Create a free Diverse: Issues In Higher Education account to continue reading

Police Hesitant to Label Death of Alabama Booster A Homicide

Police Hesitant to Label Death of Alabama Booster A Homicide


Police backed off calling the death of a University of Alabama football booster a homicide Wednesday, a day after investigators said he died in a fierce, bloody struggle.

A police statement referred to a continuing “death investigation” and said a ruling from the medical examiner into the cause and manner of death was pending.

The statement did not explain the change or whether investigators were considering possibilities other than murder.

Logan Young, who was convicted last year of bribing a high school football coach, was found dead at his Memphis home Tuesday. No arrests had been made and no suspects had been identified.

“We’re still waiting on the medical examiner’s report,” police Sgt. Vince Higgins says. “And quite frankly, right now, even if she ruled it a murder, we wouldn’t have probable cause enough to charge anyone.”

Crime scene crews spent most of two days in Young’s house, where police say blood or traces of blood were found in several rooms.

Young, a 65-year-old multimillionaire and longtime booster of Crimson Tide football, was convicted on federal charges last year of paying a high school coach up to $150,000 to send a top recruit to Alabama.

The conviction for money laundering and racketeering conspiracy capped a scandal that put Alabama on NCAA probation and cost Young his favored standing among the university’s big-money boosters.

Young, who was divorced, lived alone much of the time. His son, Logan Young III, an only child, apparently had been staying with him off and on recently, police said.

Logan Young III was not at the residence when his father’s body was found by a housekeeper. He was located several hours later and taken to police headquarters for questioning. There, he voluntarily gave DNA samples to investigators, including fingernail scrapings, said defense lawyer Steve Farese.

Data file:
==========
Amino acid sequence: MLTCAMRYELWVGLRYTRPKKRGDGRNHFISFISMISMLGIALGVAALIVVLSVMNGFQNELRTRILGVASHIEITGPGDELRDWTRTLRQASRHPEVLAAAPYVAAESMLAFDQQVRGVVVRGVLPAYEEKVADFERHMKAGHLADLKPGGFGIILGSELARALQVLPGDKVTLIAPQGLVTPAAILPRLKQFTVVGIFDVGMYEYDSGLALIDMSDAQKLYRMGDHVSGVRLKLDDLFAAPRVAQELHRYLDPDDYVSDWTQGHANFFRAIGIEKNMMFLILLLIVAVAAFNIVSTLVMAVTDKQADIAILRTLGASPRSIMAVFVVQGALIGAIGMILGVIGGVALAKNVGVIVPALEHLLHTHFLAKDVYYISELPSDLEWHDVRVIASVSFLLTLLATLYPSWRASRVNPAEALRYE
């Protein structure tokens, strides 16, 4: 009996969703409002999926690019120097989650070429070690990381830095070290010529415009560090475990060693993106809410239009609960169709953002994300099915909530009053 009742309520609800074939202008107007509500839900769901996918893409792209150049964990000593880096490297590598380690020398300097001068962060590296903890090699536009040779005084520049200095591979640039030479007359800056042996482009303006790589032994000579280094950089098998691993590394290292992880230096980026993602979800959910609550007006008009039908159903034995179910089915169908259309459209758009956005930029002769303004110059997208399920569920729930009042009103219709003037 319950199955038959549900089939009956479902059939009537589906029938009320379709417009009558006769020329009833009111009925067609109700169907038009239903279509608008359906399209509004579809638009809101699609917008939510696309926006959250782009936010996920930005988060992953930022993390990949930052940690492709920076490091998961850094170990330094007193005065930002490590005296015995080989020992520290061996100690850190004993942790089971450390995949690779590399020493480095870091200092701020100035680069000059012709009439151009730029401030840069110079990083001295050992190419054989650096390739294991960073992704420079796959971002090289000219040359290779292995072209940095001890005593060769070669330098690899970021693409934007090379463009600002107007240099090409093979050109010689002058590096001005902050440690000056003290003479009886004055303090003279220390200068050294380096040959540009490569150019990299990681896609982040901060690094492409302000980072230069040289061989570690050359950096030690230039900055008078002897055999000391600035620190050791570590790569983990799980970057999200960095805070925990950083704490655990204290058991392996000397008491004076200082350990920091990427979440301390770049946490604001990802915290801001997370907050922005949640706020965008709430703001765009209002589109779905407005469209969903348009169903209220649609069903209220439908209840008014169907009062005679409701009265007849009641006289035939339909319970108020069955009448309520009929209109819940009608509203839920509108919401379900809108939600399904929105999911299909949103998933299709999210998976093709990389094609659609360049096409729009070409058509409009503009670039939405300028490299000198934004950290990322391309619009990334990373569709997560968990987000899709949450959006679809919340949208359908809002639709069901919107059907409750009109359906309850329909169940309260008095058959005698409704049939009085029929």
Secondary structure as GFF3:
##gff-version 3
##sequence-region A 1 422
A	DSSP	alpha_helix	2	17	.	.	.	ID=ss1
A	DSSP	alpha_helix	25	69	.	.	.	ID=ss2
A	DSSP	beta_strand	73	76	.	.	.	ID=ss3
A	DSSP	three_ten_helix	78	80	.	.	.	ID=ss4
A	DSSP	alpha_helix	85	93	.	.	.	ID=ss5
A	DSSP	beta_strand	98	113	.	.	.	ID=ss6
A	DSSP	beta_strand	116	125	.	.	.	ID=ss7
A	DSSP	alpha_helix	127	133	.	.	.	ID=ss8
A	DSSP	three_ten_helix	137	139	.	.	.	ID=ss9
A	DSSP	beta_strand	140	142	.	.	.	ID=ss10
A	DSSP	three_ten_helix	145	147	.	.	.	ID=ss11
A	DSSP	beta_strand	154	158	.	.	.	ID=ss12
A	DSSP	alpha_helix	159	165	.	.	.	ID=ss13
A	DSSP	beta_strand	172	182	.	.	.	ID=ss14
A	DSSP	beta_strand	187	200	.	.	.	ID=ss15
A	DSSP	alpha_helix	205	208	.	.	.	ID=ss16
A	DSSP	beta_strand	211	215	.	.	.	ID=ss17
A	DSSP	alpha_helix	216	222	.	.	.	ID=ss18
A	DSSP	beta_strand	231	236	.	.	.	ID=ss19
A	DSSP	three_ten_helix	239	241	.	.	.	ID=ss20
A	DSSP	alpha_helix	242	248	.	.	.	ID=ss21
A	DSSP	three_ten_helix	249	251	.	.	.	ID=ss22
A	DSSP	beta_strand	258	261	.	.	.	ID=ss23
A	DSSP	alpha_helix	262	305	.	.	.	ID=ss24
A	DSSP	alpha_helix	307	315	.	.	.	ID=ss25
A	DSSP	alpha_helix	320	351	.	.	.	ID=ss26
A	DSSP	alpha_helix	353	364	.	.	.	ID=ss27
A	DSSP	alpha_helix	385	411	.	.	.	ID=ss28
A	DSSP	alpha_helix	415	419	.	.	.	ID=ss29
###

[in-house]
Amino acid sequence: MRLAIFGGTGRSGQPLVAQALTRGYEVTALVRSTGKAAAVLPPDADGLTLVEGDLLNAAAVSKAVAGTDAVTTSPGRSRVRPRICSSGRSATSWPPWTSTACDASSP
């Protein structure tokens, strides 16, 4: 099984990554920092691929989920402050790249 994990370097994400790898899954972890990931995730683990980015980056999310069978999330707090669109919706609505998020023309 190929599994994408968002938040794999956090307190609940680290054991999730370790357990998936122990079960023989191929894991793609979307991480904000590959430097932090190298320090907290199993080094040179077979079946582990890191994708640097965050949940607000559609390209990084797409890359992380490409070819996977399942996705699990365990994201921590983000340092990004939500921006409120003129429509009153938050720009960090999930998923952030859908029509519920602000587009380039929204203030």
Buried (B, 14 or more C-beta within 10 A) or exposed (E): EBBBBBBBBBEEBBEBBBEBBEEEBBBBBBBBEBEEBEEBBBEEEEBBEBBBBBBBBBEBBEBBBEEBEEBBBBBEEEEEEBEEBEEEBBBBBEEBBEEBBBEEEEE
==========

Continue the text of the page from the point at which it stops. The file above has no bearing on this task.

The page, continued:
Farese said his client denied any part in the death.

“He was not involved in any way and found out about it watching television,” Farese said.

On his federal conviction in June, Young was sentenced to six months in prison plus six months home confinement. He was appealing the conviction and had not yet begun serving the sentence.

Former high school coach Lynn Lang, who avoided jail time by pleading guilty to conspiracy, says Young paid him thousands of dollars in cash to get defensive lineman Albert Means to sign with Alabama in 2000.

Means was not accused of wrongdoing. He stayed at Alabama one season before transferring to Memphis.

Means’ recruitment became part of an NCAA investigation that resulted in sanctions against Alabama, and the university announced that Young was no longer welcome as a booster.

— Associated Press

© Copyright 2005 by

The trusted source for all job seekers
We have an extensive variety of listings for both academic and non-academic positions at postsecondary institutions.
Read More
The trusted source for all job seekers